Throughout the initial launch, you should collect as much data as you can get your hands on. Who are your customers? What are they buying? What do you think of that? What would they change? What do they love or hate about your product or service? Create a feedback loop and use it to move to the next step.

The thing about a feedback loop, of course, is that you have to weigh how much it informs what you do. Starting with a customer base, you can break down into percentages which features of your product and service have the highest success rate. Then balance that with feedback from your users.

So what comes after the learning process? How will you continue to scale your business?

Looking at business growth

That’s actually a trick question because every self-respecting business owner knows that the learning process goes on and on. Potentially forever. Because you want to continue to benefit from your customers’ insights and feedback for as long as your business is functional.

However, there is a next step on what to do with that feedback after you’ve worked on the MVP. Some call it MMR or MMP (Minimum Release Marketable and Minimum Marketable Product respectively) and this process is all about adding features to your MVP.

It’s likely that he already had some additional features in mind, things that may have been cut from the prototype in MVP’s interest. You may have also gotten some suggestions from your initial customers.

With the MMR/MMP process, it’s time to start adding value to your products and services. Again, using a small restaurant delivery service as an example, this is where you might start adding delivery days or locations. Or expanding some of the products you can offer. With the MMR/MMP, you are getting closer to the finished product.

Remember, the feedback loop should never stop, especially as you work to take the next step.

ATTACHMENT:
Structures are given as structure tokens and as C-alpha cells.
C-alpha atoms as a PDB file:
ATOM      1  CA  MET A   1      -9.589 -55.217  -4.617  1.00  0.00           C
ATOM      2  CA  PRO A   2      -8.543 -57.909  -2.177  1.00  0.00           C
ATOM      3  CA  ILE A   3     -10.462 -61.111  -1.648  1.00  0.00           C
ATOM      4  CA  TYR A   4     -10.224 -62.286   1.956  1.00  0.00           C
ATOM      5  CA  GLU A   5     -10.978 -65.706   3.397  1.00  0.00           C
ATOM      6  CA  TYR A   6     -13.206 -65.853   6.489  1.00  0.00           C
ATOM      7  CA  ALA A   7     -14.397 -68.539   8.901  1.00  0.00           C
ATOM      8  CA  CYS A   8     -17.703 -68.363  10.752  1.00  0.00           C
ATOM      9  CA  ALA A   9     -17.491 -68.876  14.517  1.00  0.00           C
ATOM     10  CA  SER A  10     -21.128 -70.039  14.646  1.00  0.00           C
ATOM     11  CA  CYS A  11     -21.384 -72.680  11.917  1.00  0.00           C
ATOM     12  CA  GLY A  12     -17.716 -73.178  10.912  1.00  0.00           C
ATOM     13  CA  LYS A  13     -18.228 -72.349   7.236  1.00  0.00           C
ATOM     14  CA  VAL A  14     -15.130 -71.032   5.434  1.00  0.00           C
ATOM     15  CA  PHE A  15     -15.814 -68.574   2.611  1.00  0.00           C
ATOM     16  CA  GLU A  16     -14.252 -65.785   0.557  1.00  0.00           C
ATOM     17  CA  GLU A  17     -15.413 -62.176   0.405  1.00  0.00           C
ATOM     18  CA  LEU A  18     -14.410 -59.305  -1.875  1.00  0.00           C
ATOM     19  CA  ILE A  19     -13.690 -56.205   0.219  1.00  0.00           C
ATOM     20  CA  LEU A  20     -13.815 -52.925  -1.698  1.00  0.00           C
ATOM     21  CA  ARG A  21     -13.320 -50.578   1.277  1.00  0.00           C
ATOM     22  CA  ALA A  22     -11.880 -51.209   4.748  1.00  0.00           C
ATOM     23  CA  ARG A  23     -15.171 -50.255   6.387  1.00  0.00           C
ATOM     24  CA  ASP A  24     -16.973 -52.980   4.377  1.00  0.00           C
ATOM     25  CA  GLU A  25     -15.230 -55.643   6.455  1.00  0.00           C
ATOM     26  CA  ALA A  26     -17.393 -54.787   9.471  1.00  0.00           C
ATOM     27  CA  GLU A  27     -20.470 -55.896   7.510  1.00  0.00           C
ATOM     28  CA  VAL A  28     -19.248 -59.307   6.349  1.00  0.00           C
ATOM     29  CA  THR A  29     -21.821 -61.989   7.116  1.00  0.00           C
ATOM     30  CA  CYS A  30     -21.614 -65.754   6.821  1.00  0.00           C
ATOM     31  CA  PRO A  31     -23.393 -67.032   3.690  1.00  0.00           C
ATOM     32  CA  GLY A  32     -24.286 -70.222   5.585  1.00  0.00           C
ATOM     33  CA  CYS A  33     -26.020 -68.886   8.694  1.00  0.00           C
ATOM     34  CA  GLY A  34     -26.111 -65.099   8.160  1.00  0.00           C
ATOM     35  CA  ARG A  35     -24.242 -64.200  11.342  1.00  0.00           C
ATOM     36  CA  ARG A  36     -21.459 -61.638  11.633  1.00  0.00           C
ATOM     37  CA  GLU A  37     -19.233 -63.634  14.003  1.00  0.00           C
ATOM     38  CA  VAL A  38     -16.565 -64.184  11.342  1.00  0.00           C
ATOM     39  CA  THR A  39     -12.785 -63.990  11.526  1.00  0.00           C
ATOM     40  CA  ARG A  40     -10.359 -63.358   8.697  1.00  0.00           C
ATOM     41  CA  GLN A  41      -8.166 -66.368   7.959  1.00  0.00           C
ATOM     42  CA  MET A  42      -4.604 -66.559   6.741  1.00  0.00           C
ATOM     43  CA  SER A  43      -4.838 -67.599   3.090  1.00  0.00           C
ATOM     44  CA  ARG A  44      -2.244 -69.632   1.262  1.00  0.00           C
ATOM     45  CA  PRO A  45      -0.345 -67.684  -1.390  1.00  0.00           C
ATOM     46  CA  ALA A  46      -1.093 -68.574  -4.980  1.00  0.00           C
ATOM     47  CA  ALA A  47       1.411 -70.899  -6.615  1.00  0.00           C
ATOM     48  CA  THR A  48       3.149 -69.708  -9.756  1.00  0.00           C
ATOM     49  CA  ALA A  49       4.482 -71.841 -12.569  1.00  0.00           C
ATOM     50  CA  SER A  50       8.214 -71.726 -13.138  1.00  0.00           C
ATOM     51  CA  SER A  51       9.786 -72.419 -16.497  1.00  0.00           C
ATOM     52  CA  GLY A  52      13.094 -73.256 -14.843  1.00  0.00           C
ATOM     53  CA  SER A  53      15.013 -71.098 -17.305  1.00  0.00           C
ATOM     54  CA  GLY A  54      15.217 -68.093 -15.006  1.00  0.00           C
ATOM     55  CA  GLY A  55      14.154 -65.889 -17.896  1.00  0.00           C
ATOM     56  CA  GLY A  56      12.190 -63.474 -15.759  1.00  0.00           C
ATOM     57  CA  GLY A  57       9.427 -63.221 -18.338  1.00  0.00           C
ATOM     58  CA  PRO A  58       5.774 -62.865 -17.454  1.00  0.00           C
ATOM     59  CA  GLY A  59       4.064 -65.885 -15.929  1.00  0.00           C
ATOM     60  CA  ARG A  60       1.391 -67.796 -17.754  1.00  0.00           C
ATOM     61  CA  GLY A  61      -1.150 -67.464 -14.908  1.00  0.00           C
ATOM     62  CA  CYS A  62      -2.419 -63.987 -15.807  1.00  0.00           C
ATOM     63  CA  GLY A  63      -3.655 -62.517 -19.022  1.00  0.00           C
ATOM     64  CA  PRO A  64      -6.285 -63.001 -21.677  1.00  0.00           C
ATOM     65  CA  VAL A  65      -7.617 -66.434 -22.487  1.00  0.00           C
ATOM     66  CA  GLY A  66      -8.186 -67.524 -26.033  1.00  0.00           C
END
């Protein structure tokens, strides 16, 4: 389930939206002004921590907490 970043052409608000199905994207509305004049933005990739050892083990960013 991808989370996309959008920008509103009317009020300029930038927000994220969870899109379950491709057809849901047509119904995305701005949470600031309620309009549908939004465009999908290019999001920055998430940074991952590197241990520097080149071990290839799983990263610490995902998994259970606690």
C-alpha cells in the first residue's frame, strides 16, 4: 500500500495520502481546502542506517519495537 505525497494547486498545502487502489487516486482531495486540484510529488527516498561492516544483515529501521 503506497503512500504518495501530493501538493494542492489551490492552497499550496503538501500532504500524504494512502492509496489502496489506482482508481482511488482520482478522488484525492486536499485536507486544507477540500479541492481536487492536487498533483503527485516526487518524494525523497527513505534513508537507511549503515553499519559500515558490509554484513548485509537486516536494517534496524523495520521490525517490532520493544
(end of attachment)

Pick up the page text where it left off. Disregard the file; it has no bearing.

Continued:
taking more steps

The next step is known as the MLP, or Lovable Minimal Product. It focuses on not just making a product that works, but one that people actually want to buy.

Potentially, funding from the execution of the MVP/MMR/MMP portion of your business strategy can be channeled into receiving feedback and using it to develop your MLP. Chances are you’ll need some of those seed funds you smartly saved up working with the MVP to get started.

The MLP part of running a business is where things really start to take off. You will continue to receive feedback and refine your product or service. But by now you should also be receiving word of mouth marketing from customers who are satisfied, maybe even enthusiastic about the products you offer. About 83 percent of consumers trust word of mouth recommendations from friends, family and colleagues. This means that WOM marketing is the most viable (and profitable!) marketing tool available to a new business. By creating an MLP, you have increased your potential for WOMM.

Achieve business growth

With a truly viable and coveted product in your hands, and word of mouth starting to circulate, your business is well on its way to true success. Remember that this growth does not happen overnight. A solid foundation is vital to turning a simple MVP into an expanded full version company.

Related: 15 Strategies to Rapidly Expand Your Business